Clio and Erato: History is for Lovers

By Doug Jackson

Then she fell prostrate, with her face to the ground, and said to him, “Why have I found favor in your sight, that you should take notice of me, when I am a foreigner?” – Ruth 2.10

It was a good question.

Sure, Ruth is the chick-flick of the Bible, a story of romance and redemption and strong women and sensitive men – there’s even a greedy capitalist. The whole thing is fit for a Hallmark Channel miniseries. But that’s mostly because we know how it ends, and because we read it on this side of about three millennia of the leavening of Judeo-Christian values, through the glowing light of stained glass and the soft fuzziness of a thousand flannel-graph retellings.

Boiled down to its essence, the plotline runs as follows: A foreigner from a hostile nation marries an ex-pat in order to gain citizenship, then crosses the river to enter the country illegally where she takes work away from the citizens then turns gold-digger, marries her wealthy and much older boss and punches out an anchor-baby. After all, Ruth wasn’t just a foreigner; her lineage came from an inbred nation of hostile idolaters who had refused foreign aid to God’s chosen people and even hired a wizard to hex ‘em. Deuteronomy 23.4 classes them with eunuchs and the illegitimate and bans their descendants from God’s house for ten generations! Why DID Boaz take notice of her?

But Boaz answered her, “All that you have done for your mother-in-law since the death of your husband has been fully told me, and how you left your father and mother and your native land and came to a people that you did not know before.” – Ruth 2.11

Boaz had heard her story. And when he did, Ruth ceased to be the fungible representative of a race or a class and became a heroic individual capable of tremendous courage, loyalty, and love of family. Ruth’s invitation for Boaz to “spread your cloak over your servant” (Ru 3.9) may have sexual connotations (Ez 16.8), as if this is what Ruth had learned to expect of men: exploitation of a vulnerable woman. But it also carries images of protection (Dt 32.11), and that is clearly how Boaz responds. She ceased to be, in his eyes, her race, her labor, or her sexuality and became instead herself.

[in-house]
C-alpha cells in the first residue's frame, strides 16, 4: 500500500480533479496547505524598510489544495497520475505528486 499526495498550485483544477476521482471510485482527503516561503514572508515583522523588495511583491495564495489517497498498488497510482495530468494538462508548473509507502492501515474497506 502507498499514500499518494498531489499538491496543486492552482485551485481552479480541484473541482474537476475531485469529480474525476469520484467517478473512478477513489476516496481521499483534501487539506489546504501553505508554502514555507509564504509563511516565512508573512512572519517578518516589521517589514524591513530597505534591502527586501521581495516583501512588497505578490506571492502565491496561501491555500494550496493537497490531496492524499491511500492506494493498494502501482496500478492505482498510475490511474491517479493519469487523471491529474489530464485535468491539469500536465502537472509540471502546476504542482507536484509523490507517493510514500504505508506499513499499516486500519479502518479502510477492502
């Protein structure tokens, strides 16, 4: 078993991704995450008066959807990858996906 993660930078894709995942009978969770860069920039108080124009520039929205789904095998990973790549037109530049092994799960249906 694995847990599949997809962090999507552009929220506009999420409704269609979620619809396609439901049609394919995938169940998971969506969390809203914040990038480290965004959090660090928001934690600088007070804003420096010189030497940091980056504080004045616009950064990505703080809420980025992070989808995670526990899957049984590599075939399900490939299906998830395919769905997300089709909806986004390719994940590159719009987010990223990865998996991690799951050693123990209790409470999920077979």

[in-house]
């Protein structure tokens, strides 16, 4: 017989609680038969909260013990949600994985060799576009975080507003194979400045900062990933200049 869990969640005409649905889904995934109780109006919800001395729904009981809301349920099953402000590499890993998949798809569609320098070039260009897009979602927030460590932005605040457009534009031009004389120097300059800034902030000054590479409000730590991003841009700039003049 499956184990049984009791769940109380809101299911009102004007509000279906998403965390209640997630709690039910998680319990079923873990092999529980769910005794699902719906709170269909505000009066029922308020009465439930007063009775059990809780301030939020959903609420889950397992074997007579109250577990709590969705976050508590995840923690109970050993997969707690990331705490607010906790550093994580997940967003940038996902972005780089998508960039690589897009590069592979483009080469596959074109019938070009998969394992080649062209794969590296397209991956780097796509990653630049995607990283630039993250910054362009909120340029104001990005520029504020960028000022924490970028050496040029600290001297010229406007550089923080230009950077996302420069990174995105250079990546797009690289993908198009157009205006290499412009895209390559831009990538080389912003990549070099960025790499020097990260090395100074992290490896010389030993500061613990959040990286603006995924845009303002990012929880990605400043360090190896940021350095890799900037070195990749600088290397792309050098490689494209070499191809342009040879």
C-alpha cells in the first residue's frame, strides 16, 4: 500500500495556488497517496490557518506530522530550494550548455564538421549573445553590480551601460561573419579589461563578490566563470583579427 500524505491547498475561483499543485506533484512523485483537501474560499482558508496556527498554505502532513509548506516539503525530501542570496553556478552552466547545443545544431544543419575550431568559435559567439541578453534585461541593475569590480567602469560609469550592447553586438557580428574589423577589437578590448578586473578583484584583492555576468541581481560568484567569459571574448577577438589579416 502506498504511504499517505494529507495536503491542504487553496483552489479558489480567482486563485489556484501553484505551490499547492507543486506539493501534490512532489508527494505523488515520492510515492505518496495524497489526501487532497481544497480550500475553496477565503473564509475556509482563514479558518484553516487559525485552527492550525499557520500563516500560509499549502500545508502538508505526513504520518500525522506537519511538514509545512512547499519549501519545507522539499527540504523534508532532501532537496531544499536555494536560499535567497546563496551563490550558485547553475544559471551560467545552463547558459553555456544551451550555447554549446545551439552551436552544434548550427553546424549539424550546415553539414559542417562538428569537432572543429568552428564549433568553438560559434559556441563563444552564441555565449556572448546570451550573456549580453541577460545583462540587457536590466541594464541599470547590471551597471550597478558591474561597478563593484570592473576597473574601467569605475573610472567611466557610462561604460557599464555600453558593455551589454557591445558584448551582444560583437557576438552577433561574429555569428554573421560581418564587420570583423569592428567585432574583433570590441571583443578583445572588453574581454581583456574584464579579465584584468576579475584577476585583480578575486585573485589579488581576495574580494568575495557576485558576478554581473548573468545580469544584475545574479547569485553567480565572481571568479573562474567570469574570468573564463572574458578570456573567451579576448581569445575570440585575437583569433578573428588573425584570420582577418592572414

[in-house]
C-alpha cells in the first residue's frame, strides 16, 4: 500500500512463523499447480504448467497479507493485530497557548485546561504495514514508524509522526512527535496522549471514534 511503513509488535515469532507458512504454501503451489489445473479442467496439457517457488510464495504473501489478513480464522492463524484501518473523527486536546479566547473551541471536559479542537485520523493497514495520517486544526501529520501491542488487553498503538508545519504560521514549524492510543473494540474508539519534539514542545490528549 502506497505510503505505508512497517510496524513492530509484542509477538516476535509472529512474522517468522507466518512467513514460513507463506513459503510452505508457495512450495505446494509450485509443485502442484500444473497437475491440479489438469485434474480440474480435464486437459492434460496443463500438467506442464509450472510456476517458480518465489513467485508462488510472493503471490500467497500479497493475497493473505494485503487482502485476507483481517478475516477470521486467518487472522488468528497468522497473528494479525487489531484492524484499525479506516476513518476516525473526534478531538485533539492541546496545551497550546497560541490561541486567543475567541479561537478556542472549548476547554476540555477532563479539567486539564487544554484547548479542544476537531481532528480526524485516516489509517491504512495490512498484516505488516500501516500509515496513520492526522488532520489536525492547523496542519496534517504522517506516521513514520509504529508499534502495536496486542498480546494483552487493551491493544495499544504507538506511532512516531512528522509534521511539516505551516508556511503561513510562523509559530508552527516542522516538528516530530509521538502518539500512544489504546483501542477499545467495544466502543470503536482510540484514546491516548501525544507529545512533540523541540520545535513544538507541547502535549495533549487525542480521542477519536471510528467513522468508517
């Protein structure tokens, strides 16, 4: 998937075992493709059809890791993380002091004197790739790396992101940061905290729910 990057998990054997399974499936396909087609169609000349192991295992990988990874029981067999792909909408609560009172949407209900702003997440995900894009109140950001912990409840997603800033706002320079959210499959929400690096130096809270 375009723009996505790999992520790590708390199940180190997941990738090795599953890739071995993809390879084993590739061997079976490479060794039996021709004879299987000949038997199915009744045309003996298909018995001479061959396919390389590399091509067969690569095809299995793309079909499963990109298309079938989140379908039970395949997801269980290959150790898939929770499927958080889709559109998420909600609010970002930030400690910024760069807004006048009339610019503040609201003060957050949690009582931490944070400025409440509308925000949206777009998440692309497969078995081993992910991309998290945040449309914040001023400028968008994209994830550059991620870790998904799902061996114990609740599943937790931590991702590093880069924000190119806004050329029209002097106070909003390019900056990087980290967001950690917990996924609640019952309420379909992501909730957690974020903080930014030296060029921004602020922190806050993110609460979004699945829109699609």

Oh, and that ten-generation prohibition against Moabites in the house of God? In three generations one of Ruth’s descendants sits on the throne of Israel (Ru 4.17); in four generations one of her progeny builds the temple itself. And in forty-two generations, one of them replaces the temple by becoming Immanuel, God with Us (Mt 1.17). Ruth is one of only three women who make it into Matthew’s genealogy.

Perhaps we learn from Ruth that all love, including romance, begins when we cease to see people as statistics, and begin to listen to their stories.


Doug Jackson is a preacher/professor/poet who after a quarter-century in the pastorate now teaches spiritual formation, pastoral ministry, and Greek for the Logsdon Seminary program at the South Texas School of Christian Studies in Corpus Christi. His collection of poetry, Nothing There is Not More, is available from Finishing Line Press.


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